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United States v. Kimball

*fn* submitted: May 25, 1993.

UNITED STATES OF AMERICA, PLAINTIFF-APPELLEE,
v.
CLARK MCCORMICK KIMBALL, DEFENDANT-APPELLANT.



Appeal from the United States District Court for the District of Oregon. D.C. No. CR-91-376 (PA). Owen M. Panner, District Judge, Presiding

Before: Hug, Wiggins, and Thompson, Circuit Judges.

MEMORANDUM

I

BACKGROUND

Clark McCormick Kimball (Kimball) pled guilty to one count of manufacturing marijuana in violation of 21 U.S.C. § 841(a)(1). At sentencing, Kimball argued that he was entitled to a downward departure pursuant to U.S.S.G. § 5K2.13 because he committed the crime while suffering from diminished capacity. The district court considered the oral testimony of Dr. Jerry K. Larsen and a psychiatric report he submitted in which Larsen concluded that Kimball had suffered from a "major depressive episode" at the time he committed the crime. Larsen further concluded that Kimball's depression was 75% responsible for his conduct.

The district court refused to depart downward concluding that insufficient grounds existed to justify a downward departure. After the district court heard additional testimony, it denied Kimball's motion to reopen sentencing, finding that the Kimball's mental condition was not exceptional enough to warrant departure. Based upon a Guideline range of 92-115 months, Kimball was sentenced to 92 months in prison followed by three years of supervised release. Kimball contends that the district court erred in refusing to grant a downward departure under U.S.S.G. § 5K2.13 for diminished capacity.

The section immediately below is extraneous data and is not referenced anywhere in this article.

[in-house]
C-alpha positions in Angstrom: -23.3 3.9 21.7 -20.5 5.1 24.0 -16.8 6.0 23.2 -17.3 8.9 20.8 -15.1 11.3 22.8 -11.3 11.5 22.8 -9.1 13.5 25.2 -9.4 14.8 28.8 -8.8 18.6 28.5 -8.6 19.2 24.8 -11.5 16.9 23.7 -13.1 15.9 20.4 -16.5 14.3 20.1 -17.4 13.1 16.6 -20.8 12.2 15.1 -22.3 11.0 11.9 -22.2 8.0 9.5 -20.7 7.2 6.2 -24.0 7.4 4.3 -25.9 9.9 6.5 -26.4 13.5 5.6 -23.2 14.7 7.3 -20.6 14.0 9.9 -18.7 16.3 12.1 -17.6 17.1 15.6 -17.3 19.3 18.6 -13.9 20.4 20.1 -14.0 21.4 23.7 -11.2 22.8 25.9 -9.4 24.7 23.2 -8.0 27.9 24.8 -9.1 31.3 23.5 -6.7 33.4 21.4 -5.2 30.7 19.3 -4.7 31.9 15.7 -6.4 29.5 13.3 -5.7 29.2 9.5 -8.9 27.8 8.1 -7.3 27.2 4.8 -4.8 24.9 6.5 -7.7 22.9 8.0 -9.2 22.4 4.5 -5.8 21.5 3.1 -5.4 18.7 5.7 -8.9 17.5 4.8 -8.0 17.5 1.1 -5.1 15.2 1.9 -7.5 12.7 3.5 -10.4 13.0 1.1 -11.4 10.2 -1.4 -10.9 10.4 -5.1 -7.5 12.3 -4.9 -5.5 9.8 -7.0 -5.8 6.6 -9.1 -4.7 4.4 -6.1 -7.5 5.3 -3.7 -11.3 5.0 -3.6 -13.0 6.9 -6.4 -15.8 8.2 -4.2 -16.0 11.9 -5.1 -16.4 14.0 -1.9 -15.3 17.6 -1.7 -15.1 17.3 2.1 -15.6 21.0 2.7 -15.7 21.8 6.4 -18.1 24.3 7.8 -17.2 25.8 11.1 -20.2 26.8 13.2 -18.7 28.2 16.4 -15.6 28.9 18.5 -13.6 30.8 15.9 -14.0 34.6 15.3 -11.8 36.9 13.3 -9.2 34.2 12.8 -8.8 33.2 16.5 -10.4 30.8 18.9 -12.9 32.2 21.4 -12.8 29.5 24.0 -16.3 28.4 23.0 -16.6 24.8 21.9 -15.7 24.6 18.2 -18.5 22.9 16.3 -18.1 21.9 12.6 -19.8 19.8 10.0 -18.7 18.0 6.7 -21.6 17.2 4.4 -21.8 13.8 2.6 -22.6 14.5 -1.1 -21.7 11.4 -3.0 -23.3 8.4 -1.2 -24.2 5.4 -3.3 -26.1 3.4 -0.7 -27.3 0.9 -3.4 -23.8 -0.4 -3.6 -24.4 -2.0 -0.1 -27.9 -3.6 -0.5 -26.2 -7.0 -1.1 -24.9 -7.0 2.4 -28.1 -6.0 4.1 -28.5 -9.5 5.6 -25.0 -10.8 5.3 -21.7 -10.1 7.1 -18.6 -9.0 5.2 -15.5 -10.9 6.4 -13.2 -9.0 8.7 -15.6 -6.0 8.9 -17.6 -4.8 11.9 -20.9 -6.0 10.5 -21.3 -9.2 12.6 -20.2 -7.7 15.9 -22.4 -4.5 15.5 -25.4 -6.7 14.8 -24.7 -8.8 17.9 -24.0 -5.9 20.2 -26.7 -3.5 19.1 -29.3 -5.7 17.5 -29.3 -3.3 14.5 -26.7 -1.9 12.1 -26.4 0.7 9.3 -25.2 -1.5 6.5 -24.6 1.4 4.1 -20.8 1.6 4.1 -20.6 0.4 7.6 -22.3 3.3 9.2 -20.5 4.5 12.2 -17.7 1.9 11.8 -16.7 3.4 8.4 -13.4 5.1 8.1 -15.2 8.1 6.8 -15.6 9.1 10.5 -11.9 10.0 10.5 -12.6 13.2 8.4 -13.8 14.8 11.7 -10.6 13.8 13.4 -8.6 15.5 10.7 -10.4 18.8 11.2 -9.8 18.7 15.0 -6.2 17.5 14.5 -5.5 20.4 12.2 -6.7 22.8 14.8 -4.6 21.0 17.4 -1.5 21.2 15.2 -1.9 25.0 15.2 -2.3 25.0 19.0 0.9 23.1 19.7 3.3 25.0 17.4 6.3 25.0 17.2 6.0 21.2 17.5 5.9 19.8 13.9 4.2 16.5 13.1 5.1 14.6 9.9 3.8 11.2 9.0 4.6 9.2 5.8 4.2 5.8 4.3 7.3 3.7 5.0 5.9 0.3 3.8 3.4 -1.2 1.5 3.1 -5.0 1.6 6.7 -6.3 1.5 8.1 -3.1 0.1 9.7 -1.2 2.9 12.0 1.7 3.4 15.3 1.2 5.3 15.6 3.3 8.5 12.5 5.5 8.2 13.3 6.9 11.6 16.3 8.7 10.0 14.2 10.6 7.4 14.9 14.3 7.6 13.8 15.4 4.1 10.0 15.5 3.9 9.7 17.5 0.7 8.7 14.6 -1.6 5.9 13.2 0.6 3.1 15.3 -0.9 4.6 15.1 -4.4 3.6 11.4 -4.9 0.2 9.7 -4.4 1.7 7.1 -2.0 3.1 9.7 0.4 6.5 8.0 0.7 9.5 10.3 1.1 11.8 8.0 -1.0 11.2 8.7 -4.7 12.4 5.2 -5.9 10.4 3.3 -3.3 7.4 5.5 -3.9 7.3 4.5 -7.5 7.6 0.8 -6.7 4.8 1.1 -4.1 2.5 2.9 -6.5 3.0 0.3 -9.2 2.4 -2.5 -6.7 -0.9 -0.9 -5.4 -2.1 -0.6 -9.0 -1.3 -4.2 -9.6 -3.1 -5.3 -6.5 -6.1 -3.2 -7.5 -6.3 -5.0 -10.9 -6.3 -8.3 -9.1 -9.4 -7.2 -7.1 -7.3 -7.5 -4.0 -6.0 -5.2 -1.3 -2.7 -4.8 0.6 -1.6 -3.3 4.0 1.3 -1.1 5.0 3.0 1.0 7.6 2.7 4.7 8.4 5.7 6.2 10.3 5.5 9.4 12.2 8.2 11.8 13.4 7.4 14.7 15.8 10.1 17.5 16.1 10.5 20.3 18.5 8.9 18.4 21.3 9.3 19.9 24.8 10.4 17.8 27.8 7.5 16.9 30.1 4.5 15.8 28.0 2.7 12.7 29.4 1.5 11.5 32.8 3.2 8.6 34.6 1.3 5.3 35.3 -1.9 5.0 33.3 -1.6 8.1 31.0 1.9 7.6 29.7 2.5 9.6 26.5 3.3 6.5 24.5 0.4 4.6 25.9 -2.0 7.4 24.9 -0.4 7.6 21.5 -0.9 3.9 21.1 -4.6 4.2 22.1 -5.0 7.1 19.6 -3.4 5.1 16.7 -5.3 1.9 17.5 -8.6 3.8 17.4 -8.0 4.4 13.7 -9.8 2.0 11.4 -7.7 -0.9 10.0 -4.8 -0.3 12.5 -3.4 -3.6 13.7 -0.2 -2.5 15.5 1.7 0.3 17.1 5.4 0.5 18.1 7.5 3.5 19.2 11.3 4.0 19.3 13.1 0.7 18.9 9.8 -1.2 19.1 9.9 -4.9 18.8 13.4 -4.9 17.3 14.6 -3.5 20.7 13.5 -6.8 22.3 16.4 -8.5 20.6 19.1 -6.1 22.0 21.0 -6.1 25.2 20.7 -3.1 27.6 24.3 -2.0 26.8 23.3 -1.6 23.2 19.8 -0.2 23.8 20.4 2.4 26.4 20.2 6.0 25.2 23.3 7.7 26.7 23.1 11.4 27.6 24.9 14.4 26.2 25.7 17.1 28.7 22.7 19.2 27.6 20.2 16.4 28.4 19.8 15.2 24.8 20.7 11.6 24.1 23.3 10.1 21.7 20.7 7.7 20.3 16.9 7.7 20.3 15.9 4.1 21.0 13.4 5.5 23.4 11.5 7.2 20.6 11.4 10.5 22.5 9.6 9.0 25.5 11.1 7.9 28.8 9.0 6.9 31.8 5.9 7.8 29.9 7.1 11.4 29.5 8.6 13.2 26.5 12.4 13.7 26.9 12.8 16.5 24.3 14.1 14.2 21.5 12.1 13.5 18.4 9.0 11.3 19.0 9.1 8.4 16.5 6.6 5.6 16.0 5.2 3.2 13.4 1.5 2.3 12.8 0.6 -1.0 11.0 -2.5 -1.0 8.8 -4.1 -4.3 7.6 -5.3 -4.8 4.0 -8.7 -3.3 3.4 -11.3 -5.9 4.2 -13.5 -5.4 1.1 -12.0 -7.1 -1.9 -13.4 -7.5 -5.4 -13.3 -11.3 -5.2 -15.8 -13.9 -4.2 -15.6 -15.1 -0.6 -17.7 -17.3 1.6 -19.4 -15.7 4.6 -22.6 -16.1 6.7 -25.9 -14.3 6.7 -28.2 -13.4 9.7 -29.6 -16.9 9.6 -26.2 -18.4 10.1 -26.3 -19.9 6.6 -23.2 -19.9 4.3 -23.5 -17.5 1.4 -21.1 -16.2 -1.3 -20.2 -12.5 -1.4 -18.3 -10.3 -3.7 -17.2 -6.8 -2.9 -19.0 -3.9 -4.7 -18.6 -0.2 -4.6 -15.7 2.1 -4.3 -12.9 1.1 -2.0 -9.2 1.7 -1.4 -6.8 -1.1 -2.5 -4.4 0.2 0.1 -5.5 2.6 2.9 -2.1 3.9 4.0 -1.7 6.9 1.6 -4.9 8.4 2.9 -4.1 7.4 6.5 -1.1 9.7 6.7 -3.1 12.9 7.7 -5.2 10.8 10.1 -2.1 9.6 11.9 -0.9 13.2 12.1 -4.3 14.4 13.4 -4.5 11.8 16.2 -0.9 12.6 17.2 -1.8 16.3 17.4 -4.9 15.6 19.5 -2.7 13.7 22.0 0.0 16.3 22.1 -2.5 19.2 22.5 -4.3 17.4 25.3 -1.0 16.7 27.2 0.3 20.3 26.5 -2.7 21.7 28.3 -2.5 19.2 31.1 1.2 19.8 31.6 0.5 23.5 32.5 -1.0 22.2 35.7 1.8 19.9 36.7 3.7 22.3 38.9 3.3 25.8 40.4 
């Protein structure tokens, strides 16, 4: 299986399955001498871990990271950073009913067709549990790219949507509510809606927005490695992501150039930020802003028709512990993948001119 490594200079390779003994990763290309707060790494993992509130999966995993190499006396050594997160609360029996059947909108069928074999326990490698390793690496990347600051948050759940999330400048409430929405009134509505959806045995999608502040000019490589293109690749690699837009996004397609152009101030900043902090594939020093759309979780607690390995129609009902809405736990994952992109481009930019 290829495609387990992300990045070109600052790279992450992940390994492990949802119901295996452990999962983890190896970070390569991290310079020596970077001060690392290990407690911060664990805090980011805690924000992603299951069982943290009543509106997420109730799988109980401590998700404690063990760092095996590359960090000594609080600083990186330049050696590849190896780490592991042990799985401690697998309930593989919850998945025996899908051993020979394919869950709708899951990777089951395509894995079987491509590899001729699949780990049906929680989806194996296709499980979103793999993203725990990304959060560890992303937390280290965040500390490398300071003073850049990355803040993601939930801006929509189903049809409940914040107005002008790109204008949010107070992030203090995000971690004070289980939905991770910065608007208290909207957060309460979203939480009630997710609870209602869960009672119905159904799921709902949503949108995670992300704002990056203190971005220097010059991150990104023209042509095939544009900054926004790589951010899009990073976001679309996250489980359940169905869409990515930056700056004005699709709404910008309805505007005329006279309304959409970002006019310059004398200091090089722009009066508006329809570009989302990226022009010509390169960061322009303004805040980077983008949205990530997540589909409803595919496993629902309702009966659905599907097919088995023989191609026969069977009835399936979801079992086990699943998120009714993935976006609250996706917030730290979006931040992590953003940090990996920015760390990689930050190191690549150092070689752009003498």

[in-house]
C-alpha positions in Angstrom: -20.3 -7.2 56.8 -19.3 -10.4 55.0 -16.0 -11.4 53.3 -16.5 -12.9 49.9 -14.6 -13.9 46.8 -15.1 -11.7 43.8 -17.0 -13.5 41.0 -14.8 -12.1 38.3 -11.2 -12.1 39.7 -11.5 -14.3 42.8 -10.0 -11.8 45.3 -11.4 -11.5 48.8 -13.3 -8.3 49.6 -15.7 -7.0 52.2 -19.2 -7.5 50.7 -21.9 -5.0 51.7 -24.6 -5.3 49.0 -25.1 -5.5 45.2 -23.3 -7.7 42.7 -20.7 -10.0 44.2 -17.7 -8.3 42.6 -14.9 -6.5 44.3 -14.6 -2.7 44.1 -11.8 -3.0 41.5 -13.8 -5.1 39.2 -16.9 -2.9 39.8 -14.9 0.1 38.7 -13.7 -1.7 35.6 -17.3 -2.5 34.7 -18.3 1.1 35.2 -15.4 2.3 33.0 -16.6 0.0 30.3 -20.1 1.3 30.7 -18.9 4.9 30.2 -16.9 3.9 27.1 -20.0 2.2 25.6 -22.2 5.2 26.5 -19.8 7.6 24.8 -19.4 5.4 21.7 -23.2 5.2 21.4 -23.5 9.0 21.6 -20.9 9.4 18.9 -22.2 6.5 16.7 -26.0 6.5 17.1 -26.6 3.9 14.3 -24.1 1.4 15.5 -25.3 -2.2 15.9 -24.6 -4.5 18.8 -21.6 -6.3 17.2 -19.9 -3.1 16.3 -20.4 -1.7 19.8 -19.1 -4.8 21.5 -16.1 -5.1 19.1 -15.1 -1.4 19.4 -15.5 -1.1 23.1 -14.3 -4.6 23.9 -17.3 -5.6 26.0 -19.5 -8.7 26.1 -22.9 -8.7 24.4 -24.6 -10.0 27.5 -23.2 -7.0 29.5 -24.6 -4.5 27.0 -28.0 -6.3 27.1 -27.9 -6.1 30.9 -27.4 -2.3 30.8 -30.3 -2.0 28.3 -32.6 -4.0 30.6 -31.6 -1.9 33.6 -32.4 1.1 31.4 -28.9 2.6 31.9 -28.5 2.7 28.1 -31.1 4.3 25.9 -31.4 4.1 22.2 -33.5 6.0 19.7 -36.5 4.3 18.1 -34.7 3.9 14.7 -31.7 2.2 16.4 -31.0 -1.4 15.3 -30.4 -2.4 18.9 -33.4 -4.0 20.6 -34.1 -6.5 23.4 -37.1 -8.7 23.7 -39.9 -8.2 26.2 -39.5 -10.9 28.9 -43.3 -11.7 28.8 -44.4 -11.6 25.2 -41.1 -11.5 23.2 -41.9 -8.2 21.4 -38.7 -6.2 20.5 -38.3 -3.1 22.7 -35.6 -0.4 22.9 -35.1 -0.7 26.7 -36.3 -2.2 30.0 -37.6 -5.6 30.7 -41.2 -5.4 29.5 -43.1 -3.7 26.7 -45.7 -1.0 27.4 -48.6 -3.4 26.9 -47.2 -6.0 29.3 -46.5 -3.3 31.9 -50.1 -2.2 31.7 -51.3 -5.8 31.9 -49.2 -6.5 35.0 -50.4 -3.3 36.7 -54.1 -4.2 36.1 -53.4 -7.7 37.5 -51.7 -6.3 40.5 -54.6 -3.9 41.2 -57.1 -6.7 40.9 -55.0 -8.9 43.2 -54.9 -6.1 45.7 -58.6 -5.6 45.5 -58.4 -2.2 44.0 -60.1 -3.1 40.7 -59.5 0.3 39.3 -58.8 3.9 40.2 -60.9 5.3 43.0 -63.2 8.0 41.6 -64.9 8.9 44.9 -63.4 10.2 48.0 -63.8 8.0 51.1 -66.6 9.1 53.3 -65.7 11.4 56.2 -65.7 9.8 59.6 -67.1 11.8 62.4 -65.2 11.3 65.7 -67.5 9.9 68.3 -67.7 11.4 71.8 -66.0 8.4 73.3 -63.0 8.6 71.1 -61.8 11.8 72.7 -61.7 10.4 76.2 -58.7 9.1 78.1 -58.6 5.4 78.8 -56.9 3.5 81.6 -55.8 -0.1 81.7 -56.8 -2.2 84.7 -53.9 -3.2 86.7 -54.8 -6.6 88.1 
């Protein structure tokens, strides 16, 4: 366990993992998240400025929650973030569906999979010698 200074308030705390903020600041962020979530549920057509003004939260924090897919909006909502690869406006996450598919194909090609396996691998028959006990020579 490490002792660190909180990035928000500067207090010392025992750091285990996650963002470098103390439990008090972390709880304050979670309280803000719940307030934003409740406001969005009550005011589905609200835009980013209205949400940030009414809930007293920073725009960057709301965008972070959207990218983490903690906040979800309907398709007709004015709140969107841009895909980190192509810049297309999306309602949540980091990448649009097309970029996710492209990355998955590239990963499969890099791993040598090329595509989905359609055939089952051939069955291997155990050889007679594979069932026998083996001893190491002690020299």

We dismiss this appeal for lack of jurisdiction. See United States v. Morales, 898 F.2d 99, 103 (9th Cir. 1990).

II

Discussion

A. Section 5K2.13 Departure

Kimball sought departure pursuant to U.S.S.G. § 5K2.13 which permits a discretionary downward departure:

if the defendant committed a non-violent offense while suffering from significantly reduced mental capacity not resulting from voluntary use of drugs or other intoxicants, a lower sentence may be warranted to reflect the extent to which reduced mental capacity contributed to the commission of the offense.

We do not have jurisdiction to review a district court's discretionary decision not to depart from the Sentencing Guidelines." United States v. Morales, 972 F.2d 1007, 1011 (9th Cir. 1992), cert. denied, 113 S. Ct. 1665 (1993); see also Morales, 898 F.2d at 103. Moreover, we have held that the district court's refusal to depart downward pursuant to § 5K2.13 is not reviewable on appeal. United States v. Cipollone, 951 F.2d 1057, 1058 (9th Cir. 1991). Only where the district court has indicated that it lacks authority to depart downward, is its decision reviewable. United States v. Sanchez, 927 F.2d 1092, 1093 (9th Cir. 1991).

In this case, the district court did not suggest that it lacked authority to depart from the Guidelines; rather, it refused to depart downward because it found that Kimball's mental condition did not warrant departure. We reject Kimball's contention that the district court confused the application of § 5K2.0*fn1 and § 5K2.13. Nor do we find that the district court failed to consider a § 5K2.13 departure. First, the cases cited by both Kimball and the district court involved § 5K2.13 departures. Second, Kimball's motion to reopen sentencing was based specifically upon § 5K2.13. Thus, the district court was well aware of the ...


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